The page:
Maiden voyages by Sian Evans

Maiden voyages by Sian Evans sounded like a fascinating book, as the subtitle explains it’s about women and the golden age of Transatlantic travel. Well, the book is such a disappointment. It feels like gossip many times. For example, she talks about Donald Trump’s mother quite a lot, just because she went to US in a ship, how is that so relevant? As I mentioned in the goodreads review, in US’s history there were no Native American presidents, so the families of all 47 presidents got to US by ship at some point, just like anybody else who emigrated before cheap air travel.

Maiden voyages by Sian Evans

Another thing I was annoyed about was the lack of details on the white slave trade, surprising considering that the author is a woman and women were forced into slavery. She even talks about this using sneer quotes! It is really annoying, for me, to see this missed opportunity. She mentions people like Victoria Drummond and talks about Jews who fled Europe, but it’s just too little. The book is mainly gossip, with some serious and heartbreaking details intertwined.

Those snippets of life aboard the ships and cruise liners, the details on GI’s wives, what happened during prohibition and wars, these were the things that kept me reading. But, overall, I feel it was not good enough because the gossip overwhelmed the rest.

I would recommend this book only if you are looking for a light, tabloid-style kind of book. It’s nothing wrong with that.

Maiden voyages by Sian Evans

Details about the picture: –
My rating: 2.5/5 Stars
Would I recommend it: no
Published by: Hachette UK
Year it was published: 2020
Format: Hardcover
Genre(s): History
Pages: 355

About the author: Siân Evans is a prolific author, journalist, commentator, speaker, publicist, and film consultant specialising in social history. She is the author of a plethora of popular social histories including Mrs Ronnie: the Society Hostess who collected Kings; The Manor Reborn (tied in with a major 4 part BBC1 TV series); Life Below Stairs in the Victorian and Edwardian Country House; Ghosts: Mysterious Tales from the National Trust; 7 National Trust Guidebooks between 2008 and 2014 and Great Hostesses (John Murray, 2016), a book examining the role of six influential interwar society hostesses. Siân regularly writes for BBC Antiques Roadshow Magazine, Daily Mail, The Express, Coast Magazine National Trust Members’ Magazine and Royal Oak Foundation Newsletter. She works as a freelance consultant to the National Trust Film Office and is an experienced public speaker.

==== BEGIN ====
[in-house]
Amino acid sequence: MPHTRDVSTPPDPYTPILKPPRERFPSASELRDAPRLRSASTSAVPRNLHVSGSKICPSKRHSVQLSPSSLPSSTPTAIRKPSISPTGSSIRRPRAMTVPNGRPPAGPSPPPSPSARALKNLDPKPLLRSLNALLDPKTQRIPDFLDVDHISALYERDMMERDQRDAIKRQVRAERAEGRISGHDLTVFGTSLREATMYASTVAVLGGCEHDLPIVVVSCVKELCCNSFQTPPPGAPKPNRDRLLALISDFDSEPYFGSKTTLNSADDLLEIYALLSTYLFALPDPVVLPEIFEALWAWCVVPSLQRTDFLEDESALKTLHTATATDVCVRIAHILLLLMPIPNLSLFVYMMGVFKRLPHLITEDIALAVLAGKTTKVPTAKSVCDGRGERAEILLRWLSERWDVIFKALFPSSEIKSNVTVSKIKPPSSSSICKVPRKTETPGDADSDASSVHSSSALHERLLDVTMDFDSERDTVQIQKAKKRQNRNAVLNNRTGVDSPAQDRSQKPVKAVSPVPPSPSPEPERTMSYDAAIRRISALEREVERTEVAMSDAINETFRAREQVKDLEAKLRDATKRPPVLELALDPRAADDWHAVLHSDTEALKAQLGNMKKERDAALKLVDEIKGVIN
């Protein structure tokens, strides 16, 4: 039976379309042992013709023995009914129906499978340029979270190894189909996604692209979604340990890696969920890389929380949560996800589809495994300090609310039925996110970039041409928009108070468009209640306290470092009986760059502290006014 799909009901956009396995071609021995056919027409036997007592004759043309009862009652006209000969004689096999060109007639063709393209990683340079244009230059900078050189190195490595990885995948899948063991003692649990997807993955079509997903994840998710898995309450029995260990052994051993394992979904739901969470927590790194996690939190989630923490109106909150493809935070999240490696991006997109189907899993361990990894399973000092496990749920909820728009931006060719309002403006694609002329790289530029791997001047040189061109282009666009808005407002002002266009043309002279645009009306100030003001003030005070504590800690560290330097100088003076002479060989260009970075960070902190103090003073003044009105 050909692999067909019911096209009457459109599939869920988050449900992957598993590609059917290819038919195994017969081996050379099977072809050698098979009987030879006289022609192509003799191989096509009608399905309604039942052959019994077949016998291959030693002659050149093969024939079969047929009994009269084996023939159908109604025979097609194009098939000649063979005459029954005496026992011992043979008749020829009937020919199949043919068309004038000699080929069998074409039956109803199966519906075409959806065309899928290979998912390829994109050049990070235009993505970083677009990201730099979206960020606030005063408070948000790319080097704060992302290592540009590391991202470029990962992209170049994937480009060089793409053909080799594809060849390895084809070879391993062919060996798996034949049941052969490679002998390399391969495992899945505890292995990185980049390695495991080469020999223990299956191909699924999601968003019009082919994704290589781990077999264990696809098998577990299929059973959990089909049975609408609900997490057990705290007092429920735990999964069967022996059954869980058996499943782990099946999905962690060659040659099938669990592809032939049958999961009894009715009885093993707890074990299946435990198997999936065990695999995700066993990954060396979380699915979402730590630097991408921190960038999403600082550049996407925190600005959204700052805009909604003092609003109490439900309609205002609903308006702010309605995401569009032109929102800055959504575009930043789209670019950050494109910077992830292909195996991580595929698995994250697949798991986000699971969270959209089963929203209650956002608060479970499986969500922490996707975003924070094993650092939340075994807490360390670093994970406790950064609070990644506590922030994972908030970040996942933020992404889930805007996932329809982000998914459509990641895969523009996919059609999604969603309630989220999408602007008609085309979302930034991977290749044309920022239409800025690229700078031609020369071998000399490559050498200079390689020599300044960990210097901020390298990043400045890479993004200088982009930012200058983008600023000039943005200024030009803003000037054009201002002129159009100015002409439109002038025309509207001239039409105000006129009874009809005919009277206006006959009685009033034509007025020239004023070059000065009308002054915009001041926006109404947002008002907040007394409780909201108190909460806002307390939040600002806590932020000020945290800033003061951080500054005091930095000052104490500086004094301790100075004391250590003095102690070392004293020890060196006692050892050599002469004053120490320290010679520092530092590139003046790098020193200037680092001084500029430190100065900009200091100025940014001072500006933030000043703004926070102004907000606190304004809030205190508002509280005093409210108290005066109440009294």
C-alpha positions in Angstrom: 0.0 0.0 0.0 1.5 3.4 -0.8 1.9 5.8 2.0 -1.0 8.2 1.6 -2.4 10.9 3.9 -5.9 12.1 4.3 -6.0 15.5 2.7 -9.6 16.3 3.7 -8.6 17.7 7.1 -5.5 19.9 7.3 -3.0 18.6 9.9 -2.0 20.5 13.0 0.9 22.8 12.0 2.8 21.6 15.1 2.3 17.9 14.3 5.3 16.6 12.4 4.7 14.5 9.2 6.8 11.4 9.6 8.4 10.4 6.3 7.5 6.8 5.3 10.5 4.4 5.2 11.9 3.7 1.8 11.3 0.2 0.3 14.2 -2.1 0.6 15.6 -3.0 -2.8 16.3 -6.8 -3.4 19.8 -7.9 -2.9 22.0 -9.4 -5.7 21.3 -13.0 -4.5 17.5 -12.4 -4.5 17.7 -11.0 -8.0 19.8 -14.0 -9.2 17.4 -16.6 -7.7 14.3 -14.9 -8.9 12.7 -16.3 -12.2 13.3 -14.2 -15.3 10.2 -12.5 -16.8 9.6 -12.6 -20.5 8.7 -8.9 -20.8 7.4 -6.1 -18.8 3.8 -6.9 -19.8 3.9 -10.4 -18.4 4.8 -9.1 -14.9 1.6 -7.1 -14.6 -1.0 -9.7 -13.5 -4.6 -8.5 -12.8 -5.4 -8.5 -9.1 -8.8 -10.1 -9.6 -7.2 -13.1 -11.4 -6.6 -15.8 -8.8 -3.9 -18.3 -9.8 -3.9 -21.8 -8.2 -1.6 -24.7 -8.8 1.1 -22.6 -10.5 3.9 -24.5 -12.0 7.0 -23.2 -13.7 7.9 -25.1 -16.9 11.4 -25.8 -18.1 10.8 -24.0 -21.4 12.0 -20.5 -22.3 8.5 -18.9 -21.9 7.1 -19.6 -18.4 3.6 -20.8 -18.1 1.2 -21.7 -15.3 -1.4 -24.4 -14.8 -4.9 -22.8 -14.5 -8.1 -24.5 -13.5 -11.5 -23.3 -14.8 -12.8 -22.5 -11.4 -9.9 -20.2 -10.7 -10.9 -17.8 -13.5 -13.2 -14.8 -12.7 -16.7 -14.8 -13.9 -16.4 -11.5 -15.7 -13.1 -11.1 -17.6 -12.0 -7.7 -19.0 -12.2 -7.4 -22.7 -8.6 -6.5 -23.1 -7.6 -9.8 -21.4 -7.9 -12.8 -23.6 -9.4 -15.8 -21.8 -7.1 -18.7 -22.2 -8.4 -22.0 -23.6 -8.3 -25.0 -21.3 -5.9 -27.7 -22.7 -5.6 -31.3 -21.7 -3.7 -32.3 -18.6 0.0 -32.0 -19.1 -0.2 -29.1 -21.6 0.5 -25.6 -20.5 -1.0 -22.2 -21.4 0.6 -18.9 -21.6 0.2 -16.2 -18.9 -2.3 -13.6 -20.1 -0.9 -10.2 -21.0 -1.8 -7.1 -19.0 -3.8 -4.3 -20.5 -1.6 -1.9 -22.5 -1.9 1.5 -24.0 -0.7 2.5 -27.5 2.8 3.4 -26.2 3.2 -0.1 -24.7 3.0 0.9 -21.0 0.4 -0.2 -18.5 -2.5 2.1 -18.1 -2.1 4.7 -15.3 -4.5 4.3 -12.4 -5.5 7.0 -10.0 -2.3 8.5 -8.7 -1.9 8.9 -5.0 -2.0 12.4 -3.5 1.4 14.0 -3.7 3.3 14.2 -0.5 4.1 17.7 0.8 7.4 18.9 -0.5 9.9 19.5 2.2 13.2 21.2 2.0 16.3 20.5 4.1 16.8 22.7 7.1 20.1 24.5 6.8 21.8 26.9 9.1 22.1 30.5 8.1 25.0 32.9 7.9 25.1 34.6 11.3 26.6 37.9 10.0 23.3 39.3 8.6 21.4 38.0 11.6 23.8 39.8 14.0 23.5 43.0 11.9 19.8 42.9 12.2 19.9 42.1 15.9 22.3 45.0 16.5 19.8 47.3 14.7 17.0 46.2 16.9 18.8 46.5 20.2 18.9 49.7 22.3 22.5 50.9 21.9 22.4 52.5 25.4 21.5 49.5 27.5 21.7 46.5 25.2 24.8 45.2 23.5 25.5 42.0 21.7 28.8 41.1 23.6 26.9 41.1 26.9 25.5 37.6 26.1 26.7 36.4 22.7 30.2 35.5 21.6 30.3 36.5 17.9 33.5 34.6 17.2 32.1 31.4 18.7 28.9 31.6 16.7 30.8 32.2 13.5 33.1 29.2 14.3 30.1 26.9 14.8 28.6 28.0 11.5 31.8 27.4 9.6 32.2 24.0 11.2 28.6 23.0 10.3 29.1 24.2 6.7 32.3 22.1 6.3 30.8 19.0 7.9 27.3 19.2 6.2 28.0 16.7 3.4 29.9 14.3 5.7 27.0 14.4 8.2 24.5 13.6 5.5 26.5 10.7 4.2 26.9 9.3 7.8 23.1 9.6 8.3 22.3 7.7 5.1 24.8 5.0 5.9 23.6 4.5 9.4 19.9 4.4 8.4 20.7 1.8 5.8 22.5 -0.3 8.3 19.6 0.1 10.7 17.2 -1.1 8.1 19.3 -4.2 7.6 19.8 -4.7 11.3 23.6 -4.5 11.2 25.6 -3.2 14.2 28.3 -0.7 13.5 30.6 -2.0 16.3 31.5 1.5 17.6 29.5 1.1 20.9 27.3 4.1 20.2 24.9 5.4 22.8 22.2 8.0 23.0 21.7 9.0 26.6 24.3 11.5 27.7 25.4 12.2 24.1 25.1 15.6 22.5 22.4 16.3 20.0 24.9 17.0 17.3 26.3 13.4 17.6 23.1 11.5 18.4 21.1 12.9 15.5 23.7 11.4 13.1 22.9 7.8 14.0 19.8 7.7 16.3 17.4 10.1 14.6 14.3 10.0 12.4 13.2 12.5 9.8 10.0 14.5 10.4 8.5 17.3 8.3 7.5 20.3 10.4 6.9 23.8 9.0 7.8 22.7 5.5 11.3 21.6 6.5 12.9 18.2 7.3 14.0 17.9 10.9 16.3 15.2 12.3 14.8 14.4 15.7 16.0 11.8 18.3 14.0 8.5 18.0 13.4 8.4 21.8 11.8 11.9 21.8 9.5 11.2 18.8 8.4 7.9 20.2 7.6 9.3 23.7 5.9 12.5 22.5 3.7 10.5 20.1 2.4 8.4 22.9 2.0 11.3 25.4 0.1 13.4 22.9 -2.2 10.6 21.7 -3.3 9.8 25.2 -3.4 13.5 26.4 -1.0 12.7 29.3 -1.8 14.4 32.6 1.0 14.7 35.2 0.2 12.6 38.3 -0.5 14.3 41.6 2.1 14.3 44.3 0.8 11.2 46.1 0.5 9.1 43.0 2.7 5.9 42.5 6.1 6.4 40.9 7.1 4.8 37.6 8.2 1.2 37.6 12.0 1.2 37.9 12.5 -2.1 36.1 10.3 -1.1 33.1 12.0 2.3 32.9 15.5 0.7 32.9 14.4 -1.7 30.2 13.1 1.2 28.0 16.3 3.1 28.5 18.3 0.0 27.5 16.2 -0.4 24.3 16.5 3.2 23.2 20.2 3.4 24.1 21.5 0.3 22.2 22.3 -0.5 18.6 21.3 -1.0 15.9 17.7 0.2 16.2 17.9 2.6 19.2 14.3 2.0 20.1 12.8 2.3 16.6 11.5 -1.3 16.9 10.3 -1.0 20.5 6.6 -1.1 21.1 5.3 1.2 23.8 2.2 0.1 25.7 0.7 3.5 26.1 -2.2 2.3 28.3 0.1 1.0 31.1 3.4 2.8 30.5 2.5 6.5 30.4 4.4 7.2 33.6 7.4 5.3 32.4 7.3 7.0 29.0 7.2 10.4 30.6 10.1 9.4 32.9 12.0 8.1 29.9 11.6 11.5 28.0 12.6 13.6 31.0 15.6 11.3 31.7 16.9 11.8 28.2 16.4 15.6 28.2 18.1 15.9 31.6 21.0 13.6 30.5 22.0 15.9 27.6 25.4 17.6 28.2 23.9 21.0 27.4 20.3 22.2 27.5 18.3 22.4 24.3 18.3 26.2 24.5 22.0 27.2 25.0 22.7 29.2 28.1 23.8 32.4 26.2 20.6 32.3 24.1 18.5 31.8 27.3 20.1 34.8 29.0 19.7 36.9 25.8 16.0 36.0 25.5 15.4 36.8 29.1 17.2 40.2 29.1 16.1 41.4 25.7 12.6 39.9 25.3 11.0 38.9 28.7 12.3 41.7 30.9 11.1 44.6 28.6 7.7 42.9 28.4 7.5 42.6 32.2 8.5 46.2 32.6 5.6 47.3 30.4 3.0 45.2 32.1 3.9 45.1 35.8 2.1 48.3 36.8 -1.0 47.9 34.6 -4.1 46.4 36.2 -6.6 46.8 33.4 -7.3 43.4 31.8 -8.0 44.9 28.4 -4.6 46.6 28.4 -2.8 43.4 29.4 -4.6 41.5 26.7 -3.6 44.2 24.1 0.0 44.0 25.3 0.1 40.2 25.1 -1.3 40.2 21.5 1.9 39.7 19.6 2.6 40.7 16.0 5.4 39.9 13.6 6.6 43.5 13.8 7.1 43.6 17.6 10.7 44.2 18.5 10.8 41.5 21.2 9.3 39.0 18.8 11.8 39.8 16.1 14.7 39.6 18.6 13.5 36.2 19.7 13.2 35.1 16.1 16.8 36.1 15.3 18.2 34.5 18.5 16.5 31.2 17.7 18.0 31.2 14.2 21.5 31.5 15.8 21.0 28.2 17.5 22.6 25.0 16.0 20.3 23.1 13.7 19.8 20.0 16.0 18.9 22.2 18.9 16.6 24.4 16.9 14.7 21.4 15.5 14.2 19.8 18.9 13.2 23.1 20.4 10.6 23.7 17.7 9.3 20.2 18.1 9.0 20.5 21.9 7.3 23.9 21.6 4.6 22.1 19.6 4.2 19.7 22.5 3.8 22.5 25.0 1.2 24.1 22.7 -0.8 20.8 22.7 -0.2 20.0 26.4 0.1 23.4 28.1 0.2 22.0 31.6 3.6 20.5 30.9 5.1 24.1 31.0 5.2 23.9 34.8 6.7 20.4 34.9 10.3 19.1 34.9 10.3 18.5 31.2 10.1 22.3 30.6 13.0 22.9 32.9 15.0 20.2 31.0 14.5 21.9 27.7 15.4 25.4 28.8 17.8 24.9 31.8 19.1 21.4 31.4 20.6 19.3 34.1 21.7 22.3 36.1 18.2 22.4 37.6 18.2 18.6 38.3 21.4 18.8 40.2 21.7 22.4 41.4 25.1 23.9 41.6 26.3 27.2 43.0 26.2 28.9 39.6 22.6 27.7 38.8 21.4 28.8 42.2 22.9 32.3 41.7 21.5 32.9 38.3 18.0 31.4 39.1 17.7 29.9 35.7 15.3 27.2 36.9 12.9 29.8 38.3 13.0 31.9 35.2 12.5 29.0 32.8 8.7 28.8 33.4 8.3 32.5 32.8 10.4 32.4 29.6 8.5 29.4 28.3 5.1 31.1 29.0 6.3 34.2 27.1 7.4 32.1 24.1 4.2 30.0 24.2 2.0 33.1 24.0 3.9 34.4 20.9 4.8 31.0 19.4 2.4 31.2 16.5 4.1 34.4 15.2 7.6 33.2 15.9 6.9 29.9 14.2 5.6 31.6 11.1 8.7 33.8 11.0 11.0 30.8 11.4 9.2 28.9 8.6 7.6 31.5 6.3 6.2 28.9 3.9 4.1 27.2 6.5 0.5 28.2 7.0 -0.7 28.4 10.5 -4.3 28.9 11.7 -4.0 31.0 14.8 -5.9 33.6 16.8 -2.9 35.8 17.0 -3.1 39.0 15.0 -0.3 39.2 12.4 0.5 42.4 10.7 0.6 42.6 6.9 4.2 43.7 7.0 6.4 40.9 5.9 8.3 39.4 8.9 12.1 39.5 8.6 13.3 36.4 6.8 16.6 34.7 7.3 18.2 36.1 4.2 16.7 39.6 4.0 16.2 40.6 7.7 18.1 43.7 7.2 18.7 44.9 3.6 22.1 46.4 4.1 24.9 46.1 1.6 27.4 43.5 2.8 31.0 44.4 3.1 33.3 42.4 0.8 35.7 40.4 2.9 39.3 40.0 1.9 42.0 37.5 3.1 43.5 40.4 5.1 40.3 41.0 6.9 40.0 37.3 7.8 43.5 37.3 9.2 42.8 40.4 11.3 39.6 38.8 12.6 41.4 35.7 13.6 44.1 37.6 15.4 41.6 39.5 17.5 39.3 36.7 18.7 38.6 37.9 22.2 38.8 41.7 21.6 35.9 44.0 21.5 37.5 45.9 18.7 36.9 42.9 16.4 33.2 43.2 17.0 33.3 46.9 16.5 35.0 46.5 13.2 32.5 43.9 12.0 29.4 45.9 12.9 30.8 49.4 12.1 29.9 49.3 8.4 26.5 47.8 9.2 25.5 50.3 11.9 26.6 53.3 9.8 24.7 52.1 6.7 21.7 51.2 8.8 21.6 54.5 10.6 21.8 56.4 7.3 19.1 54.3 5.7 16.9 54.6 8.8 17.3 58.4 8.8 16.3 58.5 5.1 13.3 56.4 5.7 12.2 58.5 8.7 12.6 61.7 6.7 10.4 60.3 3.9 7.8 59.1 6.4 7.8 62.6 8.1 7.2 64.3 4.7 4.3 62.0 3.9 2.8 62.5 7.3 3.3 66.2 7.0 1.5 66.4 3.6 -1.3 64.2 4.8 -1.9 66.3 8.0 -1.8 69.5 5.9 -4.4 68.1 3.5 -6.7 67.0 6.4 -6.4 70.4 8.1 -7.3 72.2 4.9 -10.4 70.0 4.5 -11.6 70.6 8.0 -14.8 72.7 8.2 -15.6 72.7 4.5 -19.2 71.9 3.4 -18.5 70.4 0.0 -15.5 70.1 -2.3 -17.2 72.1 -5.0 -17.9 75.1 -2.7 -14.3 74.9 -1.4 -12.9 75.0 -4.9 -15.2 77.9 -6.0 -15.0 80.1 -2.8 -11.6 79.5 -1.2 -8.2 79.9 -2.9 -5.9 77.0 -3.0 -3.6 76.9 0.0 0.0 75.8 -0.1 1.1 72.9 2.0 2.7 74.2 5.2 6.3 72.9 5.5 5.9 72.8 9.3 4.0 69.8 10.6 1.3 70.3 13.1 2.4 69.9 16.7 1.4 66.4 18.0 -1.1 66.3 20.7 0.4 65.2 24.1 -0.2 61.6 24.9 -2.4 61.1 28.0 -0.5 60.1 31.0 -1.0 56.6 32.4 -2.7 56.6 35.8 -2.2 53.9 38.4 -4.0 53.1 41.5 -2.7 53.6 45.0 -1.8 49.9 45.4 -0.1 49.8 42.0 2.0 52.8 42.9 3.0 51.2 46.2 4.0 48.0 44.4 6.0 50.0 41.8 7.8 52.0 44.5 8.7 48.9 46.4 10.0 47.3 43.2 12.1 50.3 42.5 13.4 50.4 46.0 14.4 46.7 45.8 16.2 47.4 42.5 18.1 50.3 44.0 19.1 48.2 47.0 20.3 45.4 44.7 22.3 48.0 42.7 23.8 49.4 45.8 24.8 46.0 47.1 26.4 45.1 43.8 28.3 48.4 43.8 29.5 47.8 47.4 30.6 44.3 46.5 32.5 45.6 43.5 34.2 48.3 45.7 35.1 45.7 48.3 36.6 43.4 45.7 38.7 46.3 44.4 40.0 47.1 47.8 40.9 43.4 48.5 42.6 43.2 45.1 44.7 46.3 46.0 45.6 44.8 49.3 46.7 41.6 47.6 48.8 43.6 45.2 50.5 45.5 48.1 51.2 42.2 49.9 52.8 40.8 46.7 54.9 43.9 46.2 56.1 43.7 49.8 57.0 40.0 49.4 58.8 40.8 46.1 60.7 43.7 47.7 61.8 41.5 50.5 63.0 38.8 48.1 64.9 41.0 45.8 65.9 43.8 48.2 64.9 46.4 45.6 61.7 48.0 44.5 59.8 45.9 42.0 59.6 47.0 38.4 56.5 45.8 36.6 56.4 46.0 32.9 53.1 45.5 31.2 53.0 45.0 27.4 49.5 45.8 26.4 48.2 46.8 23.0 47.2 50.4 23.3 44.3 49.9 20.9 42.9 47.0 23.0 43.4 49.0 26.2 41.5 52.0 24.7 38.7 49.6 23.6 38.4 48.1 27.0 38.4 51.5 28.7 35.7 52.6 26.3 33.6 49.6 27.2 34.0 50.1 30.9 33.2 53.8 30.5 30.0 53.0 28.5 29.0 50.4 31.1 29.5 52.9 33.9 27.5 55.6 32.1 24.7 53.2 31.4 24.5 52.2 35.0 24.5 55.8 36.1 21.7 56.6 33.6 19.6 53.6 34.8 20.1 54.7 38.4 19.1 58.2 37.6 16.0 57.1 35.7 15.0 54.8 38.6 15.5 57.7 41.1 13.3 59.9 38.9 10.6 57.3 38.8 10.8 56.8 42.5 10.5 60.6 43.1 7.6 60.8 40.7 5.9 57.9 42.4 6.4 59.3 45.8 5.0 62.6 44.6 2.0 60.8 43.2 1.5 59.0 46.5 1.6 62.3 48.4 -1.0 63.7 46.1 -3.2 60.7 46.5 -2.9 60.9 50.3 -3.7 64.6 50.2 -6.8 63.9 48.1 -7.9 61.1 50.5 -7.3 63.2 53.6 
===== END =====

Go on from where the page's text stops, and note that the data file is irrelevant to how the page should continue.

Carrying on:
Website & Social Media Links: –



8 thoughts on “Maiden voyages by Sian Evans”

  • I have this one on my bookshelf – might just stay there a little longer !

  • Considering this is meant to be non-fiction, I can understand your disappointment.

    I will say that most of the biographies I’ve read have been pretty unbiased and factual, but of course there’s always a certain amount of bias. It’s only human. With memoirs/autobiographies, it just depends on the subject.
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    • I agree that nobody can be 100% unbiased. If it’s not clear from what they say, it is clear (for the ones knowing the subject) from the sources they pick and mention in the book.
      With biographies I am very careful when I chose, I look closely at the author and in general is works great. But, many journalists (not all, of course) have a tendency to exaggerate and I don’t like that, like Agent Sonya, for example.

  • It is so disappointing when you have a certain expectation about what you hope to achieve from reading a book and how you would like it to make you feel by the end, only to be thwarted when it doesn’t quite live up to the hype! I don’t like non-fiction that is basically nothing more than gossip or tittle-tattle, which is why I tend to steer clear of memoirs and biographies. I wouldn’t really expect that from a book which purports to offer up historical facts, so I think I might feel a bit cheated too! I hope that your next book is much more to your liking 🙂

    • I know what you mean by memoirs and biographies. I discovered that most journalists can’t seem to be able to drag themselves out of the sensationalistic way of portraying a subject, so now I avoid them. Yesterday I read the introduction and first chapter from 2 books before saying that these are DNFs. I don’t mind a bit of personal touch, but gossip seems like a wasted opportunity when it comes to subjects like this.

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